Since the June 2009 military coup, violence and human rights abuses have spiked in Honduras. In some ways Washington is responsible for this dismal turn by backing the country's new leaders and sending more military aid. Fixing the problem will be tough, but it is possible.
For the better part of June, Honduras was near the bottom of the list of concerns when the United States looked south. But then, on June 28, the country's military forcibly removed José Manuel Zelaya, a democratically elected president. To be sure, Zelaya had attempted an unconstitutional power grab, but whatever questions may surround his rule, Zelaya's ouster by the armed forces bore the features of a coup, an all-too-familiar scene in Latin American history.
No one could have predicted that Honduras, the third-poorest country in the Western Hemisphere, would test the Obama administration's posture toward Latin America, its commitment to multilateralism, and its overarching policy on democracy.
So far, the United States has steered a cautious middle course that seeks to combine taking a principled stand with relying on more pragmatic negotiation. It is a characteristic Obama approach -- but in this case it risks conveying weakness and ambivalence to all sides. The question, then, is whether the Obama administration could have reduced the risk by being more actively engaged. Perhaps. A less punitive stance toward the de facto government at the outset of the crisis may have better prepared a path for restoring democratic rule.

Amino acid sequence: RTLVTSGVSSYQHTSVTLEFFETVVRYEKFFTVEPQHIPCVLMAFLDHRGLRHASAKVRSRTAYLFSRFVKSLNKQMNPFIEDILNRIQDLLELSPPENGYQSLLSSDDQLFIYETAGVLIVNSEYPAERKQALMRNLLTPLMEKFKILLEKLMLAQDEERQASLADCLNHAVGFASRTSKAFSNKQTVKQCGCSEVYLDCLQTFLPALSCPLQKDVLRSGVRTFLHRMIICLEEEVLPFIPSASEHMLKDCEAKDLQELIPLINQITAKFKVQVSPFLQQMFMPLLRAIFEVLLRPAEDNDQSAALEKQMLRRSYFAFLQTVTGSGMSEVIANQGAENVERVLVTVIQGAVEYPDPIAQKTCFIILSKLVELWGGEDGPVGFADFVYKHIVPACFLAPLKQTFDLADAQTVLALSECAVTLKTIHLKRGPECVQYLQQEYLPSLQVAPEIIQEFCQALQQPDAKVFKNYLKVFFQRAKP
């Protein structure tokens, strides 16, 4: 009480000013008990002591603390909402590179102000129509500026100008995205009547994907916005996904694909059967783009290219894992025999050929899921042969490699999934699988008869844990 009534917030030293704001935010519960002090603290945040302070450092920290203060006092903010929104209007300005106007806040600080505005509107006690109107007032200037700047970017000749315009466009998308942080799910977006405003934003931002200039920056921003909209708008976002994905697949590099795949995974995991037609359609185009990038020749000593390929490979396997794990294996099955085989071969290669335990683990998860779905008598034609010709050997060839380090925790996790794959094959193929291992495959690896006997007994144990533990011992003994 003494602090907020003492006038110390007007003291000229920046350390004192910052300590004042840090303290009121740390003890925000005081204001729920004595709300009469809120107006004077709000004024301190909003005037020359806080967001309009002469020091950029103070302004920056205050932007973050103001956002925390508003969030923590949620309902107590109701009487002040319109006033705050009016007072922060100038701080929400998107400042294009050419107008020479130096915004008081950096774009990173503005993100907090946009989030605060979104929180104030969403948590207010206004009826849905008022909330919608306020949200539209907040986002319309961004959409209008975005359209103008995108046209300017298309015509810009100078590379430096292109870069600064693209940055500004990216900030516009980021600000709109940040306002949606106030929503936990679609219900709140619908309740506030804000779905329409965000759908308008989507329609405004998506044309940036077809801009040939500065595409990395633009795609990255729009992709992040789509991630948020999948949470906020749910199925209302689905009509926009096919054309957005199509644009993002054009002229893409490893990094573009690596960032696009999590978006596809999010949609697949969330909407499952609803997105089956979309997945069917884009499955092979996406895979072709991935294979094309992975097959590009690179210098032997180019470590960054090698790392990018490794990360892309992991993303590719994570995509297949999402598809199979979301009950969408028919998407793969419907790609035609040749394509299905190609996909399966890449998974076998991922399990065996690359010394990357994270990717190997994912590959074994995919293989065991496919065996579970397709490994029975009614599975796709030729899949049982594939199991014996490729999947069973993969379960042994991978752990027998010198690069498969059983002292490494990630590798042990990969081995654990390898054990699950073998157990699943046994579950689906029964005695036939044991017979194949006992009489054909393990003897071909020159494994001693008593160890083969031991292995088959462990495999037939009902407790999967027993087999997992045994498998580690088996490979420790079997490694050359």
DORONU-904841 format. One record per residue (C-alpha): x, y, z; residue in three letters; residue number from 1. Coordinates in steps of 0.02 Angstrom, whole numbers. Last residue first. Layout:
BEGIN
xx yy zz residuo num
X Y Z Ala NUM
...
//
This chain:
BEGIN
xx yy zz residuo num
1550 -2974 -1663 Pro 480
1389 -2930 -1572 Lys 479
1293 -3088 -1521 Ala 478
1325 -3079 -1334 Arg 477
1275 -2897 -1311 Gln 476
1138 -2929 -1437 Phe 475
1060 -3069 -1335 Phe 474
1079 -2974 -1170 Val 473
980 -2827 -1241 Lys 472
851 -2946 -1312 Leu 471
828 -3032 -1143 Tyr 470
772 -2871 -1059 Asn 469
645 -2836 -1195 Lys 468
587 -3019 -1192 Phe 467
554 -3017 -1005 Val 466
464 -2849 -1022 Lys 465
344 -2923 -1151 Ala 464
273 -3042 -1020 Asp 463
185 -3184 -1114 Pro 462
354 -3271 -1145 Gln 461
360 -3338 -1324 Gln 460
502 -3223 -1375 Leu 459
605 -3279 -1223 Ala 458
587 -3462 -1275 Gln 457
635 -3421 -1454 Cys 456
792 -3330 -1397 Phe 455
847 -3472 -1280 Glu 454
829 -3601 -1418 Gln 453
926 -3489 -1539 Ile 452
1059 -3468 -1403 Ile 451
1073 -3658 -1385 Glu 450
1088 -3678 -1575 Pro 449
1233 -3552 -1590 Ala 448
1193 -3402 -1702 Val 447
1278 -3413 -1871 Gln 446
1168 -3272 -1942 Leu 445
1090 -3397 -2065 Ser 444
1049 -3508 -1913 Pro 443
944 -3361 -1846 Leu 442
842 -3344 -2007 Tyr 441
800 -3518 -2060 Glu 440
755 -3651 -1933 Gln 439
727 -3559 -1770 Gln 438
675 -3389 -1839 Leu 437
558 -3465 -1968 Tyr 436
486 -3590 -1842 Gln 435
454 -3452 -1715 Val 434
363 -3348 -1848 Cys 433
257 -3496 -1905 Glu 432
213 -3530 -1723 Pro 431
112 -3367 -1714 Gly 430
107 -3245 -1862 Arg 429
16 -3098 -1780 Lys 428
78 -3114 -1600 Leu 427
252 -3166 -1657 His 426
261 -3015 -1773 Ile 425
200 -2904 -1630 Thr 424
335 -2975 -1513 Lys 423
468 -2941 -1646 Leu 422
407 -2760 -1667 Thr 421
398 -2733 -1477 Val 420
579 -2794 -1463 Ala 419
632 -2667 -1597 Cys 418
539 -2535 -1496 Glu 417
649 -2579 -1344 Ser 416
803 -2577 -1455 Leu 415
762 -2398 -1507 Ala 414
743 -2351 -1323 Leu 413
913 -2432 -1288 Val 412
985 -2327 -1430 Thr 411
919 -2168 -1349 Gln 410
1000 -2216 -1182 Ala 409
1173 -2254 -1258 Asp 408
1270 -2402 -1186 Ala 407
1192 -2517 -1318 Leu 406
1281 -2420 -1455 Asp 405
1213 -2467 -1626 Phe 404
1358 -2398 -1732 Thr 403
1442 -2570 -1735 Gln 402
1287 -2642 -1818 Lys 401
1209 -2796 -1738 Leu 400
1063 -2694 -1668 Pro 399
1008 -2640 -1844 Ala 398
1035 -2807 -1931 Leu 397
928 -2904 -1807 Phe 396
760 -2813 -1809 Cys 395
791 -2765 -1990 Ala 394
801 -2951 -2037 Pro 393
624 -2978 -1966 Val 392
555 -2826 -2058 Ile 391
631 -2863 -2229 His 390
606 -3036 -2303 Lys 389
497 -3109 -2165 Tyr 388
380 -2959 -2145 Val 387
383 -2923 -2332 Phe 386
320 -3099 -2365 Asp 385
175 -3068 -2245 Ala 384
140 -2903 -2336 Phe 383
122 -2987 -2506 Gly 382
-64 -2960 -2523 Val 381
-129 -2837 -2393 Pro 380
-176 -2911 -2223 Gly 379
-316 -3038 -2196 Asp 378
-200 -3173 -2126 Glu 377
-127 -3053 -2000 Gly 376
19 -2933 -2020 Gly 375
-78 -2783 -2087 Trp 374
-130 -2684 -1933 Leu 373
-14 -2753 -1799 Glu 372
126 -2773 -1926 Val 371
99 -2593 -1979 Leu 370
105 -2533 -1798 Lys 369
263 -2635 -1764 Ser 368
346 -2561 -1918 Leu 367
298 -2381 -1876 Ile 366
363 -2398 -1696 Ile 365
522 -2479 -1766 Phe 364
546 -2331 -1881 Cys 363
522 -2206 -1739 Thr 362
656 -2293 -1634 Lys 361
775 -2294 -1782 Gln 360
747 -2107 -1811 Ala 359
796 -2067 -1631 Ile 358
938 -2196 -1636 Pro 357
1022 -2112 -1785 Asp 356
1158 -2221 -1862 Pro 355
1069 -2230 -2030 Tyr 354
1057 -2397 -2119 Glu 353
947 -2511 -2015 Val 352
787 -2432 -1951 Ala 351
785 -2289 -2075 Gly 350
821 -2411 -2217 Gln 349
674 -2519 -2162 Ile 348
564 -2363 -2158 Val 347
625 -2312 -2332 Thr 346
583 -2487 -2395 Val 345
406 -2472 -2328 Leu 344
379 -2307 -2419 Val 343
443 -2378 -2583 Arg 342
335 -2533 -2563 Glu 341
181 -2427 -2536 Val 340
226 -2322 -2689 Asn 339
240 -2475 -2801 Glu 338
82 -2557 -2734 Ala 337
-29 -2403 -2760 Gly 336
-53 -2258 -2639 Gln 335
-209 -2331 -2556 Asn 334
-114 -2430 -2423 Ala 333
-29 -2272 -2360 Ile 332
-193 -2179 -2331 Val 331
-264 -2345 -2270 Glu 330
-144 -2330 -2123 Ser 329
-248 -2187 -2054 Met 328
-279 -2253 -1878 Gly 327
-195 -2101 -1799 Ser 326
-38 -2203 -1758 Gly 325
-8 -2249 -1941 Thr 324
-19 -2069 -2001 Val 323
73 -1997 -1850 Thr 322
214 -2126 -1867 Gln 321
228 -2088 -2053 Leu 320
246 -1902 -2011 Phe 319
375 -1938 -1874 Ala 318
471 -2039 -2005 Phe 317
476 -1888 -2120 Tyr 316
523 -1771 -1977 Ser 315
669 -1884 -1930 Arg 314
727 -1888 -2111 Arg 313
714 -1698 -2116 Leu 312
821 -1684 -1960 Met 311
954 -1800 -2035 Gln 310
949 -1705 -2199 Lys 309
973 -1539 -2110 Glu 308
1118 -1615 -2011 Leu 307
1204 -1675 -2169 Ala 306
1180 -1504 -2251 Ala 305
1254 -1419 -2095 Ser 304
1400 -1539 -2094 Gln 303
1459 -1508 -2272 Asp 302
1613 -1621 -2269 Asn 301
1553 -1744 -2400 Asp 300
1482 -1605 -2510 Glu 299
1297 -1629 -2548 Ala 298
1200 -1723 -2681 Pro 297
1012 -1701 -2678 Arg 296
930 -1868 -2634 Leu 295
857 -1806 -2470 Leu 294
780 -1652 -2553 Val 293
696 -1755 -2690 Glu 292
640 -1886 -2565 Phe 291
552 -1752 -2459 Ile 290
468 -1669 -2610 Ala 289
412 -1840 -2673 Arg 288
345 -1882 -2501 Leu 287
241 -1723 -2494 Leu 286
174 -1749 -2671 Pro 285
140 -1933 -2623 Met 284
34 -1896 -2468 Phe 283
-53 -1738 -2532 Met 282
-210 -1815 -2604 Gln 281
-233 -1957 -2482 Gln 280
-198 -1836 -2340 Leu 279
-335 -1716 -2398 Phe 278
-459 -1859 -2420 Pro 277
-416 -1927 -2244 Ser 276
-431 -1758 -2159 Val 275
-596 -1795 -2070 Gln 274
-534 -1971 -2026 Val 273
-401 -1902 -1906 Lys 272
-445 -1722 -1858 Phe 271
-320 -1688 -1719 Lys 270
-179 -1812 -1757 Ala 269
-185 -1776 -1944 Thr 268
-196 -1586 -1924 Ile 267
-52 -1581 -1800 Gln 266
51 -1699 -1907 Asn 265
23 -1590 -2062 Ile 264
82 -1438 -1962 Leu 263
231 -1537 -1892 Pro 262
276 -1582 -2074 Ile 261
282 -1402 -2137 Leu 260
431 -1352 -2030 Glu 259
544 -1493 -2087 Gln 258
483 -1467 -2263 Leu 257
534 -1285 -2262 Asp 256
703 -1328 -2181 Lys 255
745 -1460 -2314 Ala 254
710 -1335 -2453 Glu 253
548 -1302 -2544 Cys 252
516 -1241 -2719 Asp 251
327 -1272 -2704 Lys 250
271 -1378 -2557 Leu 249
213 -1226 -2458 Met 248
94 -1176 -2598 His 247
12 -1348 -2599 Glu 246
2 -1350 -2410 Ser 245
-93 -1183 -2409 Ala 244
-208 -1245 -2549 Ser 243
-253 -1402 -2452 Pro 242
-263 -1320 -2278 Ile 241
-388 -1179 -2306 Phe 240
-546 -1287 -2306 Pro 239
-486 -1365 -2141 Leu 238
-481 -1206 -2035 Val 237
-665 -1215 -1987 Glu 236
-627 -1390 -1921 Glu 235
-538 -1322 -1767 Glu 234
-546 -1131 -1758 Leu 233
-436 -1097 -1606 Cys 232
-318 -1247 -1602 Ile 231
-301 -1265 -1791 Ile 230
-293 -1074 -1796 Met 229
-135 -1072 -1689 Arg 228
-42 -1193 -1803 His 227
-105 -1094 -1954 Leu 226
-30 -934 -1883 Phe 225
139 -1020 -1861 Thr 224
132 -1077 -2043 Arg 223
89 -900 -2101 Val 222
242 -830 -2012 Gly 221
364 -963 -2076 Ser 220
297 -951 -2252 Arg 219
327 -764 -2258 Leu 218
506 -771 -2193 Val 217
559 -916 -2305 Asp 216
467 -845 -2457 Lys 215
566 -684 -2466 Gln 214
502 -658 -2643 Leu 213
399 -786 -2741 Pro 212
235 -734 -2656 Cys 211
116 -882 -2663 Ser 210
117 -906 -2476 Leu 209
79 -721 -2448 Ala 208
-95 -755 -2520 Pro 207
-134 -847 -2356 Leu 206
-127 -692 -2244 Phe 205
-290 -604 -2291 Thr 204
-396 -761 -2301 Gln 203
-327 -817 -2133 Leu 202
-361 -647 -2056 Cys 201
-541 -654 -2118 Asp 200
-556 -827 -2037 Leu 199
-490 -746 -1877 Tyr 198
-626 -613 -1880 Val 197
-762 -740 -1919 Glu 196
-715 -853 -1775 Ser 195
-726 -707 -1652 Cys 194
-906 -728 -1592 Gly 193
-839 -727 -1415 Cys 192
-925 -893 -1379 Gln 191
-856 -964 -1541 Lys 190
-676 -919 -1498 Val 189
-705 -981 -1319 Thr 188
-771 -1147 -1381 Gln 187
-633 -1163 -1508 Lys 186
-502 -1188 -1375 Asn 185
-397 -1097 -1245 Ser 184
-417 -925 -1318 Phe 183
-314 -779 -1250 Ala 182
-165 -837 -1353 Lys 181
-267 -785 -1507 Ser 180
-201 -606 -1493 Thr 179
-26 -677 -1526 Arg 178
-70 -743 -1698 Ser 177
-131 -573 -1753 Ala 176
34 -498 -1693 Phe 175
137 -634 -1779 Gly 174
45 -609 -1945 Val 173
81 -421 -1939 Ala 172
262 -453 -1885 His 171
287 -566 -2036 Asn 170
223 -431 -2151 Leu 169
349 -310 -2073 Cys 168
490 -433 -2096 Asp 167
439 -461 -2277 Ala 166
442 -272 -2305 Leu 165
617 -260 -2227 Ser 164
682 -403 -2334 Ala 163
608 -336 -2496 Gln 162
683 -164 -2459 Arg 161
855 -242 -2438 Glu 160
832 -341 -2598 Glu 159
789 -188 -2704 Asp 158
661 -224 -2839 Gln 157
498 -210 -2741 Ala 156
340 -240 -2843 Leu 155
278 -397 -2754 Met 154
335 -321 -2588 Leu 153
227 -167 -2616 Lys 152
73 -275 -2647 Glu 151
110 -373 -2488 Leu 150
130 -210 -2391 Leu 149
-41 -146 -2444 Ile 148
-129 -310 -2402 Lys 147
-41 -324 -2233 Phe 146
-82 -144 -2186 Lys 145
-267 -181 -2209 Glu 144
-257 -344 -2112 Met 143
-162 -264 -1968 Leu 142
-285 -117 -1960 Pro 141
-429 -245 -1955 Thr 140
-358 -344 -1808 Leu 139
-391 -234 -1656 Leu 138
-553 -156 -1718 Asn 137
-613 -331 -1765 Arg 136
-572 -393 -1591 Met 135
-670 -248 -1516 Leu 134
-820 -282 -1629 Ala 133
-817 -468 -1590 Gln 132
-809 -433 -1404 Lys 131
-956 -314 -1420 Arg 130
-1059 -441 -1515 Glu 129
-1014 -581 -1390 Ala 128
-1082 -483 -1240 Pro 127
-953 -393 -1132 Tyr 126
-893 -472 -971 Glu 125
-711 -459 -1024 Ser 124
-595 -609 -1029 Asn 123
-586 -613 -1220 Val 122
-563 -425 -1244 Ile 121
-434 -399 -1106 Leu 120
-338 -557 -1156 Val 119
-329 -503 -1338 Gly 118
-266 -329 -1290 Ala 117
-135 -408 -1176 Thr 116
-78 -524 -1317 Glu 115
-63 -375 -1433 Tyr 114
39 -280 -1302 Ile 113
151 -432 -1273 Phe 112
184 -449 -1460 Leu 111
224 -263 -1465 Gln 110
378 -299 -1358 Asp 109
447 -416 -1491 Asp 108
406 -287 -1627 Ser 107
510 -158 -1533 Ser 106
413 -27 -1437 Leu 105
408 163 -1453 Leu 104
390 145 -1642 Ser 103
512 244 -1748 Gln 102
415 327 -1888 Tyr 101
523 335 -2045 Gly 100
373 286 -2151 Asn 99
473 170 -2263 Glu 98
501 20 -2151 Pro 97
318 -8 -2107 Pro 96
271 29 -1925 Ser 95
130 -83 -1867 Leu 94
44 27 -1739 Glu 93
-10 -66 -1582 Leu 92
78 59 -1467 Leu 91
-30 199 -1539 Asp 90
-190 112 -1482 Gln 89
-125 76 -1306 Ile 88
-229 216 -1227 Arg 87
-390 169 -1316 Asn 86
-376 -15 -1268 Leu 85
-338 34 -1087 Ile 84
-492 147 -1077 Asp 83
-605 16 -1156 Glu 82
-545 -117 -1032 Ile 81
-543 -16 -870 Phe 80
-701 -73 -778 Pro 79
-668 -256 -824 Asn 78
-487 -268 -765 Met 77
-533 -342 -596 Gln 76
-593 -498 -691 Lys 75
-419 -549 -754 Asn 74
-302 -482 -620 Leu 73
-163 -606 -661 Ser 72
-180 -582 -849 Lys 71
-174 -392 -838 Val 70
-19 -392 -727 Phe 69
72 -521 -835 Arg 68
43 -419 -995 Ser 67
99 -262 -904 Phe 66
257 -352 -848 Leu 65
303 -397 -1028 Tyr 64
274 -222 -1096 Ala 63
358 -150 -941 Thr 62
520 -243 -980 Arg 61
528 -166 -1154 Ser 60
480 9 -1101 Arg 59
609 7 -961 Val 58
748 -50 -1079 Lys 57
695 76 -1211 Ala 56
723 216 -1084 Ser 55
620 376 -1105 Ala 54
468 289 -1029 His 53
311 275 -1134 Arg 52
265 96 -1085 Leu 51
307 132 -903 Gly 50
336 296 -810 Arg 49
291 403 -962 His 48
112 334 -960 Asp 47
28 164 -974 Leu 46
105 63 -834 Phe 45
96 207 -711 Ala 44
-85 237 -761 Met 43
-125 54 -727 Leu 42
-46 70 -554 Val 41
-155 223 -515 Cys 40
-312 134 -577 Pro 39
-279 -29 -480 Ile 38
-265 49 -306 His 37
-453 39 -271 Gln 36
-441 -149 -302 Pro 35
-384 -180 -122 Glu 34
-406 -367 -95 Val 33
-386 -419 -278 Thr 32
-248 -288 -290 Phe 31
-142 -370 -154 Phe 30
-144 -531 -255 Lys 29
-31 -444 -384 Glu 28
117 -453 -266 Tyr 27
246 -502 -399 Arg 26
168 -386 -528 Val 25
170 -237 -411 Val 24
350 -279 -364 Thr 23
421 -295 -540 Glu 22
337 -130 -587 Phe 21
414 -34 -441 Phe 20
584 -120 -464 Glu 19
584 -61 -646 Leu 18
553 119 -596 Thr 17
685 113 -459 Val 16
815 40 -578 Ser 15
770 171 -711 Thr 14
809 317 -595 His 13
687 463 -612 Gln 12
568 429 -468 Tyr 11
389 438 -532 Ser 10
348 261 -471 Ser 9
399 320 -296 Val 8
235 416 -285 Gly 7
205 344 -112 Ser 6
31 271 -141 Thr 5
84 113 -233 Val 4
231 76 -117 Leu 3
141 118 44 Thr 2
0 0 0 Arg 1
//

The international reaction to the coup was swift and harsh, with unanimous condemnation followed by calls from the United Nations and the Organization of American States (OAS) to return Zelaya to power. It was an instructive lesson to the Obama administration about the evolution of the region's political dynamic, as it revealed the delicate balance between military and political interests throughout the region -- not to mention the forceful role of Venezuelan President Hugo Chávez.
The Honduras crisis touched a nerve throughout much of Latin America, but not because, as some analysts have contended, Zelaya's ouster was the region's first coup in several decades. (The removal of Ecuadorian President Jamil Mahuad in 2000 met the definition, although it elicited virtually no regional response.) Rather, the image of 200 military officials taking an elected president out of the country in the middle of the night set off political alarms for leaders in other Latin American states.